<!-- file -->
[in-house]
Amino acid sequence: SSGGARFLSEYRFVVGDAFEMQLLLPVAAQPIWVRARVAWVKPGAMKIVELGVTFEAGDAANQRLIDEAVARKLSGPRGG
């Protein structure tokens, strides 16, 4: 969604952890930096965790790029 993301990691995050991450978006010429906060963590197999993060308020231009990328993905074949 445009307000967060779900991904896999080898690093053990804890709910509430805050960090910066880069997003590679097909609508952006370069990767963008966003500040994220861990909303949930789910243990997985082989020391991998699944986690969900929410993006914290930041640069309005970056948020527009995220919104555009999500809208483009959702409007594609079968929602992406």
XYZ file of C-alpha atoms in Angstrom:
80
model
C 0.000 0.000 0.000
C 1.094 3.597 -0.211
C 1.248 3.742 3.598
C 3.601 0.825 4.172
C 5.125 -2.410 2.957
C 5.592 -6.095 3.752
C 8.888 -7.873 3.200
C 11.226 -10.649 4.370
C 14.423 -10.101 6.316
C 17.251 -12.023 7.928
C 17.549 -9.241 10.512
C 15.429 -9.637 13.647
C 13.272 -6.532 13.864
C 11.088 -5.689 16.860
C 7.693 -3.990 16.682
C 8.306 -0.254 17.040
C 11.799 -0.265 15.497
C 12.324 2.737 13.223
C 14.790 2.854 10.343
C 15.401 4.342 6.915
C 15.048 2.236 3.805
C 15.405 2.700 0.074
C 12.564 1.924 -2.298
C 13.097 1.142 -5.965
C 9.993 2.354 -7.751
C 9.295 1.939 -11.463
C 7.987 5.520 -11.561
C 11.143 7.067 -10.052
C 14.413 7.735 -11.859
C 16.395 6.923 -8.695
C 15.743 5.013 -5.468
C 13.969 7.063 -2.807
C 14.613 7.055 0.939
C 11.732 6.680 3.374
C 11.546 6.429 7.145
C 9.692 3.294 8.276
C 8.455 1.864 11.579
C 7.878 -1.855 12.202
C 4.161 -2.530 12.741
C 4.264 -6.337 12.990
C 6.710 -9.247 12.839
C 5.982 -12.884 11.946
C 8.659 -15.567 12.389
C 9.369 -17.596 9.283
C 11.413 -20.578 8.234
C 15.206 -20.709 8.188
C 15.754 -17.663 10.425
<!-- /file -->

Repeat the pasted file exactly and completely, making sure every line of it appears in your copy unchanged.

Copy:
[in-house]
Amino acid sequence: SSGGARFLSEYRFVVGDAFEMQLLLPVAAQPIWVRARVAWVKPGAMKIVELGVTFEAGDAANQRLIDEAVARKLSGPRGG
């Protein structure tokens, strides 16, 4: 969604952890930096965790790029 993301990691995050991450978006010429906060963590197999993060308020231009990328993905074949 445009307000967060779900991904896999080898690093053990804890709910509430805050960090910066880069997003590679097909609508952006370069990767963008966003500040994220861990909303949930789910243990997985082989020391991998699944986690969900929410993006914290930041640069309005970056948020527009995220919104555009999500809208483009959702409007594609079968929602992406």
XYZ file of C-alpha atoms in Angstrom:
80
model
C 0.000 0.000 0.000
C 1.094 3.597 -0.211
C 1.248 3.742 3.598
C 3.601 0.825 4.172
C 5.125 -2.410 2.957
C 5.592 -6.095 3.752
C 8.888 -7.873 3.200
C 11.226 -10.649 4.370
C 14.423 -10.101 6.316
C 17.251 -12.023 7.928
C 17.549 -9.241 10.512
C 15.429 -9.637 13.647
C 13.272 -6.532 13.864
C 11.088 -5.689 16.860
C 7.693 -3.990 16.682
C 8.306 -0.254 17.040
C 11.799 -0.265 15.497
C 12.324 2.737 13.223
C 14.790 2.854 10.343
C 15.401 4.342 6.915
C 15.048 2.236 3.805
C 15.405 2.700 0.074
C 12.564 1.924 -2.298
C 13.097 1.142 -5.965
C 9.993 2.354 -7.751
C 9.295 1.939 -11.463
C 7.987 5.520 -11.561
C 11.143 7.067 -10.052
C 14.413 7.735 -11.859
C 16.395 6.923 -8.695
C 15.743 5.013 -5.468
C 13.969 7.063 -2.807
C 14.613 7.055 0.939
C 11.732 6.680 3.374
C 11.546 6.429 7.145
C 9.692 3.294 8.276
C 8.455 1.864 11.579
C 7.878 -1.855 12.202
C 4.161 -2.530 12.741
C 4.264 -6.337 12.990
C 6.710 -9.247 12.839
C 5.982 -12.884 11.946
C 8.659 -15.567 12.389
C 9.369 -17.596 9.283
C 11.413 -20.578 8.234
C 15.206 -20.709 8.188
C 15.754 -17.663 10.425